Author Topic: How to import RAW or DNG files sequence directly into Premiere (Cs6 or CC)?  (Read 47526 times)

Dani

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Is there any plugin that do this?

I used the gingerhd plugin on premiere cs6 but it works with 8 bit.



Premiere Pro CC can't import the DNG filse (but they said that CC could do that so why it doesn't works?)
I read somewhere that is because Adobe support only the dng files from blackmagic camera, and not the dng files from magic lantern.


My workflow right now is: RAW --> raw2dng.exe --> resolve lite 11 ---> premiere pro

But it take so much time to do that.


Anyone have better worklow ideas?

barepixels

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i have not test this but try using adobe dng convertor to convert ML dng to adobe dng
5D2 + nightly ML

chmee

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you need CinemaDNG with 12 or 16bit.

windows : fi raw2cdng or mlrawviewer
mac : fi rawmagic or mlrawviewer

regards chmee

Dani

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Yes! You are right.

It works.


I have only few more question: as my computer can't handle the 16 bit dng files, will i lost much information if i use the cinema dng 12 bit files?

With the 12 bit files my premiere pro cc 8 seeems to work more stable. With 16 bit files it goes slowly and it's impossiboe to edit (it's because i don't have enough ram and a good graphic card i guess)

Dani

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EDIT


It used to workd, but now crash so often.

Anyway thanks :)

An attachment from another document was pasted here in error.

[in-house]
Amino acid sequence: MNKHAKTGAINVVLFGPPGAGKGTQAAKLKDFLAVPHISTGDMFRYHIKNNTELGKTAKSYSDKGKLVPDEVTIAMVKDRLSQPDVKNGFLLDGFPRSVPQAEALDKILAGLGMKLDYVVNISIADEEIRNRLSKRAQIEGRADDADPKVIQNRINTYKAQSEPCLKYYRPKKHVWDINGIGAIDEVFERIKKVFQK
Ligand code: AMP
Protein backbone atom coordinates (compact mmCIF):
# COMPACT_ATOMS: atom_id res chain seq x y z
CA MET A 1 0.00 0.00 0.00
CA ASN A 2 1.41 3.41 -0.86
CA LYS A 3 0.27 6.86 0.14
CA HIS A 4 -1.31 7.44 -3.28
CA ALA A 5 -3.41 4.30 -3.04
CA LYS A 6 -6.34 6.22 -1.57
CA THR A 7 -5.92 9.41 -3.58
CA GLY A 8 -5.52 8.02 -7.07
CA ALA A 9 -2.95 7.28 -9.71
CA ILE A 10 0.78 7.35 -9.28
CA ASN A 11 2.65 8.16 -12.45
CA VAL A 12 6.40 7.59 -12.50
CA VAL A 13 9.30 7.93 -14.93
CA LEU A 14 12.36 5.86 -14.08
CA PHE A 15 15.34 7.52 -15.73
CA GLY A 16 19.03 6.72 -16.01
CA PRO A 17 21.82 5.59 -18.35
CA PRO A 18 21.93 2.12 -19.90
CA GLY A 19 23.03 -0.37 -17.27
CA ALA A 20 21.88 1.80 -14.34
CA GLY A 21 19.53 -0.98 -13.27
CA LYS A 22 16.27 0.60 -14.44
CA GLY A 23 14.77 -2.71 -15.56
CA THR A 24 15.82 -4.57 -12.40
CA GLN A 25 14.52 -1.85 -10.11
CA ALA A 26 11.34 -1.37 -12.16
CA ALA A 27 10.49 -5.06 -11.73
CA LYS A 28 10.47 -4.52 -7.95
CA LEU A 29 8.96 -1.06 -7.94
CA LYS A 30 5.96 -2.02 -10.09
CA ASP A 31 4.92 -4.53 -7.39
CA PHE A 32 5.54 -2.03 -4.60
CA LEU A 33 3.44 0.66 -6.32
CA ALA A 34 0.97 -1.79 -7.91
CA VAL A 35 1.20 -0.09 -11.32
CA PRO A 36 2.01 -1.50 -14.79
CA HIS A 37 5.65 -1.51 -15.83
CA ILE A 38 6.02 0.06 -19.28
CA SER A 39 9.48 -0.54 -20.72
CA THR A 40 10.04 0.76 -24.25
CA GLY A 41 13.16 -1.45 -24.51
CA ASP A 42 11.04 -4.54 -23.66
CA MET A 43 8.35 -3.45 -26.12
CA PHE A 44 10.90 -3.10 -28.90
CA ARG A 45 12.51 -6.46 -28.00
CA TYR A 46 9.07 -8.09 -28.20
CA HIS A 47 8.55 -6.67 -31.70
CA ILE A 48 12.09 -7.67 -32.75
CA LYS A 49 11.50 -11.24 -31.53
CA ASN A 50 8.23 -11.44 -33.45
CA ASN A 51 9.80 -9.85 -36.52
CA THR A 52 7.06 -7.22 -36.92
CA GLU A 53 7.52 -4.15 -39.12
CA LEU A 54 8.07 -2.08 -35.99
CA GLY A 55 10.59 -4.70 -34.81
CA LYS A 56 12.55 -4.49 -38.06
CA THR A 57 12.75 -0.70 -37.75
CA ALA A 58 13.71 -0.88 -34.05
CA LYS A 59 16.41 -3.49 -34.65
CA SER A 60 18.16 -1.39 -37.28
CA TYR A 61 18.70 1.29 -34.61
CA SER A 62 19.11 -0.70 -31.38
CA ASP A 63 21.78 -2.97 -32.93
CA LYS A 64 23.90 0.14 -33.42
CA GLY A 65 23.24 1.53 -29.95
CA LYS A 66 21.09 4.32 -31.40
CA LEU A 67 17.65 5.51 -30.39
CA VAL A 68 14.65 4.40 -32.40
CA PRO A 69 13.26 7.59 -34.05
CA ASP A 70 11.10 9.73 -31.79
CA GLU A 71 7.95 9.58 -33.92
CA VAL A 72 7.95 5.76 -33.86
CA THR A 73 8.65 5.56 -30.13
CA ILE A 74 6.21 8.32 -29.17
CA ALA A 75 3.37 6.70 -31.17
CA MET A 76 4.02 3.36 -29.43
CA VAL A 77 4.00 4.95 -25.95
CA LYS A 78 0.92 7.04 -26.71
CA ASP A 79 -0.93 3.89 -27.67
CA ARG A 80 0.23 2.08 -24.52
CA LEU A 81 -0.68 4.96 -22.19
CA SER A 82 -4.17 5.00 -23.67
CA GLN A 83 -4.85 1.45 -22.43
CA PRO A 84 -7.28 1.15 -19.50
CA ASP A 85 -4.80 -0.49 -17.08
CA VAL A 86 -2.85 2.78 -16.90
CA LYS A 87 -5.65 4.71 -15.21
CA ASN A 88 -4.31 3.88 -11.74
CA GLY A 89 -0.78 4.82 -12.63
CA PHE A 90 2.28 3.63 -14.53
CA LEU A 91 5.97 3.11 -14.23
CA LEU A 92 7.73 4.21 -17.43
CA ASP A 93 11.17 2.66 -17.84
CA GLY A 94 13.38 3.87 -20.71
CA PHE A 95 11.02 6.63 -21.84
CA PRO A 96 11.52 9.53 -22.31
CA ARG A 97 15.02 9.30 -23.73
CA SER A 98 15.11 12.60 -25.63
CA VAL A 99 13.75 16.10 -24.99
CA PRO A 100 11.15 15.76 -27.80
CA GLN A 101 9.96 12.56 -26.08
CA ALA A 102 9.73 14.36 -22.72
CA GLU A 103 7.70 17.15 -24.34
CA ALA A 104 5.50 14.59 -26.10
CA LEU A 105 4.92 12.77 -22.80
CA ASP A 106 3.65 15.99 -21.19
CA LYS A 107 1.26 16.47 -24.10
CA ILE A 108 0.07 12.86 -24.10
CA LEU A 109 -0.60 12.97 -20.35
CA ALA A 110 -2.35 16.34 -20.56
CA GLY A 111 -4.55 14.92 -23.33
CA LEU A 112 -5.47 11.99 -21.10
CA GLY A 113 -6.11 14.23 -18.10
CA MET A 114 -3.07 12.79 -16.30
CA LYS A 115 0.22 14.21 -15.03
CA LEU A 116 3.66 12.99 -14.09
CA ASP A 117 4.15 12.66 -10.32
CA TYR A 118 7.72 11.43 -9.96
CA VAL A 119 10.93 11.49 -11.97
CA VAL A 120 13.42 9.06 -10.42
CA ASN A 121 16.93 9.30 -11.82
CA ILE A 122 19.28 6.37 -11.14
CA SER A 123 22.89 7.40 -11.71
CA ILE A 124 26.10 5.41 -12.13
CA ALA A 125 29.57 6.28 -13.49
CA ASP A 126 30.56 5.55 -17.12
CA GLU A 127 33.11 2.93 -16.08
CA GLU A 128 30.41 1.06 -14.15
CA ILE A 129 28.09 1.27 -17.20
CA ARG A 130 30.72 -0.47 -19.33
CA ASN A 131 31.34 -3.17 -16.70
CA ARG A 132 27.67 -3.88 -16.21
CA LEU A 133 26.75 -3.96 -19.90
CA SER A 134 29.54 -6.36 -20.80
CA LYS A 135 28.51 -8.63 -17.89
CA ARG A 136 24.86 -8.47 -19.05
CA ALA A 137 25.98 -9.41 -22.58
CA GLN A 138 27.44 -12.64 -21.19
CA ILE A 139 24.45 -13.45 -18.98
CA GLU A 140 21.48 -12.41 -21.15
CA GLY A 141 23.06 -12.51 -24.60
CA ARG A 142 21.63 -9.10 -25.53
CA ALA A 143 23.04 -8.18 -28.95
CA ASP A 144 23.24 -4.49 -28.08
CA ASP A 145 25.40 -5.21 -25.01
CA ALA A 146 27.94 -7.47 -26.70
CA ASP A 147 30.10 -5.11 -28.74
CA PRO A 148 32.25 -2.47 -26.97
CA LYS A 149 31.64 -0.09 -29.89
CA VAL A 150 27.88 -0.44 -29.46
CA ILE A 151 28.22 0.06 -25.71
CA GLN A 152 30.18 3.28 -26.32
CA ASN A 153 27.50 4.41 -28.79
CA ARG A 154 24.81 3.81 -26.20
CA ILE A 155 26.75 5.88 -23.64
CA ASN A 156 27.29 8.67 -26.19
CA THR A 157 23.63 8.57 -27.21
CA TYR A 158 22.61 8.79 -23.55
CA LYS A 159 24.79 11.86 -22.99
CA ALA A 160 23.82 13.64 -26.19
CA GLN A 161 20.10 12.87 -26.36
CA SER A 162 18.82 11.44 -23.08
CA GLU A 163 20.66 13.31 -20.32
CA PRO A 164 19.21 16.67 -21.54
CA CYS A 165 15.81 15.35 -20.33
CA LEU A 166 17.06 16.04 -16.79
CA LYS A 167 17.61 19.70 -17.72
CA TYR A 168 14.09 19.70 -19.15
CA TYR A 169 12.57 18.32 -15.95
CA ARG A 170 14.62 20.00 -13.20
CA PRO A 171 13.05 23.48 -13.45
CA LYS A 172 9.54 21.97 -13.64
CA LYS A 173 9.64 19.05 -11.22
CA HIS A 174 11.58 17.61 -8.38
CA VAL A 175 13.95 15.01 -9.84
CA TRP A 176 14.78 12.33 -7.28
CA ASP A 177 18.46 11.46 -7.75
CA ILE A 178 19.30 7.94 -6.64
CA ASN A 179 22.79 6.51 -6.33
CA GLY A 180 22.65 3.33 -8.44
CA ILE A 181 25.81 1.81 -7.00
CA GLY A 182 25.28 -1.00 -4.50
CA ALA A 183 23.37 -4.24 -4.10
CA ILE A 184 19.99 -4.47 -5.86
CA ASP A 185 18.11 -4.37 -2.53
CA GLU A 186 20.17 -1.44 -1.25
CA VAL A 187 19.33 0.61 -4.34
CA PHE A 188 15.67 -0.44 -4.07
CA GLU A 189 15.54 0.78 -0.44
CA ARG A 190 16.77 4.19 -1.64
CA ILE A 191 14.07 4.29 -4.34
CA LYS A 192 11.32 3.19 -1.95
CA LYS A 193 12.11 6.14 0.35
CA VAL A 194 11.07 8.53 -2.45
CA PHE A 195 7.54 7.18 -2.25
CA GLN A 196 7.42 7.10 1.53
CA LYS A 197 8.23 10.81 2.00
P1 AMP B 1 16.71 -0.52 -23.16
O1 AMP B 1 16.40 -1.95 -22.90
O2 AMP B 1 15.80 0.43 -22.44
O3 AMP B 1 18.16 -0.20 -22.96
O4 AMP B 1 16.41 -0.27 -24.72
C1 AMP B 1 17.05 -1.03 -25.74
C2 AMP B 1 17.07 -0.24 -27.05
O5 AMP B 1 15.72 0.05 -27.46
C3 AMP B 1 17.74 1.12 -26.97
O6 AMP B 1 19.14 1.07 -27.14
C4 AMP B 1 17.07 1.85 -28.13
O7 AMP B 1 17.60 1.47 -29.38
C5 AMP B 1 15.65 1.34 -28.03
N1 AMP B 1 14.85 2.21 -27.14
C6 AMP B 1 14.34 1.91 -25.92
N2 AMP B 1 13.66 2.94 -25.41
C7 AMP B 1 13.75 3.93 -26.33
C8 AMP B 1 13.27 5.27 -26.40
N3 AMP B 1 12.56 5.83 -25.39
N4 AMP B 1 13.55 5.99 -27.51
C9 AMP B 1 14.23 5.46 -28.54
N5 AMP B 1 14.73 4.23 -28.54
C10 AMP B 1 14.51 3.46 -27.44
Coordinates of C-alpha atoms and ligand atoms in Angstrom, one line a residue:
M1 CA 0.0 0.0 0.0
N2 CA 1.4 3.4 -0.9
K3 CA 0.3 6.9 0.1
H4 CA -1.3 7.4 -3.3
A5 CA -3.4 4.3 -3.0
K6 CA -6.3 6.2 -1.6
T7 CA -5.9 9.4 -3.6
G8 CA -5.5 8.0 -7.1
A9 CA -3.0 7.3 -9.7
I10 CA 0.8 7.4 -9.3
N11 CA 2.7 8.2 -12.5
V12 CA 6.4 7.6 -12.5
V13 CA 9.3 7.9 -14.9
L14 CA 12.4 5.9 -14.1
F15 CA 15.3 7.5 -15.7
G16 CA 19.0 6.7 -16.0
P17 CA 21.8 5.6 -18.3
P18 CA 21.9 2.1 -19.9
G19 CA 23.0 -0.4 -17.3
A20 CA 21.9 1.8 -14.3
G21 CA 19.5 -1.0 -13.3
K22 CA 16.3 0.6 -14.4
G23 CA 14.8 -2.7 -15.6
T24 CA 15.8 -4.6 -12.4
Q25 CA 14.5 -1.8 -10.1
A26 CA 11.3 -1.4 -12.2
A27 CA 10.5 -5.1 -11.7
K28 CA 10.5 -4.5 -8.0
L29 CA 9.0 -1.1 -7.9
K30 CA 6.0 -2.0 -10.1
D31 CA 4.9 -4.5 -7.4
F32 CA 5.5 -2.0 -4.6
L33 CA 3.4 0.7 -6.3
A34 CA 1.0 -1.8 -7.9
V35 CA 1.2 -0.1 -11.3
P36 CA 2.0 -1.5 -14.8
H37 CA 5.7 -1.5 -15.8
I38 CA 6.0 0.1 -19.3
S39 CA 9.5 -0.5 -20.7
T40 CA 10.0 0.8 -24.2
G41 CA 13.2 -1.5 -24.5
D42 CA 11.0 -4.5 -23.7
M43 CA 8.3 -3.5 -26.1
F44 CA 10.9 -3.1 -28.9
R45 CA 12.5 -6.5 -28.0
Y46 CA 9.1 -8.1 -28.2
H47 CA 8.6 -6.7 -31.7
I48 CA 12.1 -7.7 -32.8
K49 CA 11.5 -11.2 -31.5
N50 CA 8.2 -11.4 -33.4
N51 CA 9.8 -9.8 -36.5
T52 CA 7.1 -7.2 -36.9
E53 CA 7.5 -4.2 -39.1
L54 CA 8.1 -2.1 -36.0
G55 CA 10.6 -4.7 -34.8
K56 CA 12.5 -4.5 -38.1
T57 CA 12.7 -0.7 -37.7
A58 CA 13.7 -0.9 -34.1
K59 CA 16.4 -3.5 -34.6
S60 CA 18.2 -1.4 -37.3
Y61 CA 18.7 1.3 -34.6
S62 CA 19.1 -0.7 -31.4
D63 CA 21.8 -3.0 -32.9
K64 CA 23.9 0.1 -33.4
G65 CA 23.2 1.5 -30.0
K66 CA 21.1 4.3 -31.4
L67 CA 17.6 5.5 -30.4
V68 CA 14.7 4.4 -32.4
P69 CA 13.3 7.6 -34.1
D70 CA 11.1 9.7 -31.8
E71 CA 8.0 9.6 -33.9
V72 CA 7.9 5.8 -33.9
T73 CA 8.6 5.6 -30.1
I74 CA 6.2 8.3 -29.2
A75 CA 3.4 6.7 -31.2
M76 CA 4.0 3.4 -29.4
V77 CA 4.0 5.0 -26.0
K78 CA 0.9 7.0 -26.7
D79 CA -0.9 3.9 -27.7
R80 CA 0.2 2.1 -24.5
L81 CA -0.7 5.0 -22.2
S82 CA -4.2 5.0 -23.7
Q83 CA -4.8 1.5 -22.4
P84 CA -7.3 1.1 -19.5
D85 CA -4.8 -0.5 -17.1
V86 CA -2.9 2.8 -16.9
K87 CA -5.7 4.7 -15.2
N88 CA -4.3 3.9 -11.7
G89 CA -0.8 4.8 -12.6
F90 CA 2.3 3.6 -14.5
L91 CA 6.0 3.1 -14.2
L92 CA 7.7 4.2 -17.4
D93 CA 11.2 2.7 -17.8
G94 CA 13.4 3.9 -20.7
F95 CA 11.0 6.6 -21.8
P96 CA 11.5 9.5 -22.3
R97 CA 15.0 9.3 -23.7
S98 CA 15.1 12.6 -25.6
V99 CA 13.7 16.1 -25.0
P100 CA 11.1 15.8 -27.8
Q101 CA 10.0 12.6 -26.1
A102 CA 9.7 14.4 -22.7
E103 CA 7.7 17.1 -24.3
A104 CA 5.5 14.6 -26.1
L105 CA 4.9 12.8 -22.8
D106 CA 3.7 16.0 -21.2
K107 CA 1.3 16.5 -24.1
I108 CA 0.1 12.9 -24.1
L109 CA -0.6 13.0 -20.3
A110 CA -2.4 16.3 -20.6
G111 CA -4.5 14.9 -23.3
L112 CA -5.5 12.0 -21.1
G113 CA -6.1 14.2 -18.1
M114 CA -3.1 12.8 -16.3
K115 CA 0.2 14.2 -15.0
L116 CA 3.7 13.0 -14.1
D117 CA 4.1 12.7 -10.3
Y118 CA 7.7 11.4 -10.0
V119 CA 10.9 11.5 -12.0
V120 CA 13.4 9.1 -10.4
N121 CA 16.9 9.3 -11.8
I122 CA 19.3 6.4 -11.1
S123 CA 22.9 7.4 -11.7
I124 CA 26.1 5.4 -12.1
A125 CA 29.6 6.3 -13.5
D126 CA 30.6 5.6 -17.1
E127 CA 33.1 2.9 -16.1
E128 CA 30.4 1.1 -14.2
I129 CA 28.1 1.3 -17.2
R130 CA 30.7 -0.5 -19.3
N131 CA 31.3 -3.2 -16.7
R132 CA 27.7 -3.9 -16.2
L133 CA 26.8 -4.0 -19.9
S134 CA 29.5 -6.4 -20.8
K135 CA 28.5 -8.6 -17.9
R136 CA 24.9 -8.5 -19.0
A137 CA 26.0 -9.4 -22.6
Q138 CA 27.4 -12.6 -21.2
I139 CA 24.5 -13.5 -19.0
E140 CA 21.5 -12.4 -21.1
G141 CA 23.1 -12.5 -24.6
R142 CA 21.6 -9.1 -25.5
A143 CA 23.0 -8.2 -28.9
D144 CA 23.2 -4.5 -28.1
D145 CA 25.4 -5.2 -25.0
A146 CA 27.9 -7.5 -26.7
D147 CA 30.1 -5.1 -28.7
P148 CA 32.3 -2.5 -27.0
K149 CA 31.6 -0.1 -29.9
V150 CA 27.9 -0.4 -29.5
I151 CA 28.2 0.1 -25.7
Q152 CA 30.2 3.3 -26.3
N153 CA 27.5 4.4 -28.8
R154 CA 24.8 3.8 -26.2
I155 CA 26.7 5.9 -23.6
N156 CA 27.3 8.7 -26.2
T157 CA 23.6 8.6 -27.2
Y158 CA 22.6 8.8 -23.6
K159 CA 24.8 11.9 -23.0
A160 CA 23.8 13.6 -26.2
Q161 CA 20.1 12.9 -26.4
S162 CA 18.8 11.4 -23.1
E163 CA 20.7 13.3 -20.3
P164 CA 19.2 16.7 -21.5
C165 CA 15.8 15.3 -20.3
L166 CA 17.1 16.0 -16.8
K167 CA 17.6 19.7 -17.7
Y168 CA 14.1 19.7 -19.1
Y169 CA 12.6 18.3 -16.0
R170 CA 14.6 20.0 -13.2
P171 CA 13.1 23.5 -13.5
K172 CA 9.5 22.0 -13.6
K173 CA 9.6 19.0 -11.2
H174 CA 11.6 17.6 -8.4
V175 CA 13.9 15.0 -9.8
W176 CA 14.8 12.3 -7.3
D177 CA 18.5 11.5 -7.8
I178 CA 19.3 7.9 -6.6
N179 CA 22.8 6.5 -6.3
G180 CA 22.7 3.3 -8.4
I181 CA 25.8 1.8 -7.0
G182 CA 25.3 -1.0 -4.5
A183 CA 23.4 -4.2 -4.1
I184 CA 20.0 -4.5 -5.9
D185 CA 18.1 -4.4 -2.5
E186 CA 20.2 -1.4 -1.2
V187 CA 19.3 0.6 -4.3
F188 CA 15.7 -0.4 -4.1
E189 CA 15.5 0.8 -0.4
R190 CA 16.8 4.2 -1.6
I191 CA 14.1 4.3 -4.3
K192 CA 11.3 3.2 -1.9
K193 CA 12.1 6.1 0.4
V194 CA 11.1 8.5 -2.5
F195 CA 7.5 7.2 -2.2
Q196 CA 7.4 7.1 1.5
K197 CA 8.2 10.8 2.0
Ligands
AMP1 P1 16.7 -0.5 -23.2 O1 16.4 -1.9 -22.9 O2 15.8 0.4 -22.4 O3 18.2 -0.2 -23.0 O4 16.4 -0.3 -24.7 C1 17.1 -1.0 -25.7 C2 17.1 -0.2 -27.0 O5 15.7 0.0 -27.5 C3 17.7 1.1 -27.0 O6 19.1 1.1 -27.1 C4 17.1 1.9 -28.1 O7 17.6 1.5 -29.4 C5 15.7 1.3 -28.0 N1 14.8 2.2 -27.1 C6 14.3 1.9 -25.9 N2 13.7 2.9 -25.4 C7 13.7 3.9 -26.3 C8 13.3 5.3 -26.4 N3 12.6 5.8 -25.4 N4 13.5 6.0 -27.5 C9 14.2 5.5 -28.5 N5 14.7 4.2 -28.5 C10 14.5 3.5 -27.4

DFM

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12-bit files would work in theory, if they were created properly - but the current batch of tools leaves them with broken highlights. Only the 16-bit versions from Chmee's app will import correctly into Premiere Pro CC. Scrubbing a 12-bit cDNG sequence isn't any significant amount less work for the CPU than a 16-bit sequence, and the bottlenecks are usually in disc read speeds.

CinemaDNG support for ML files was not an intended feature in Premiere Pro (or in any of CC) - it's an accidental by-product of Adobe's support for Blackmagic footage, so files from those cameras are the only types with any guarantee of correct debayering.


Right now, if you want fast scrubbing in Pr and you have the full CC subscription, my suggestion is to encode log mezzanines using After Effects (which will read CinemaDNG or regular "still" DNG sequences just the same). These aren't "proxies" as you will use them for output, but they play in real-time even on a laptop.

  • Create the DNGs through one of the tools listed on these forums
  • Import to After Effects by selecting the first frame and checking the "import as footage" option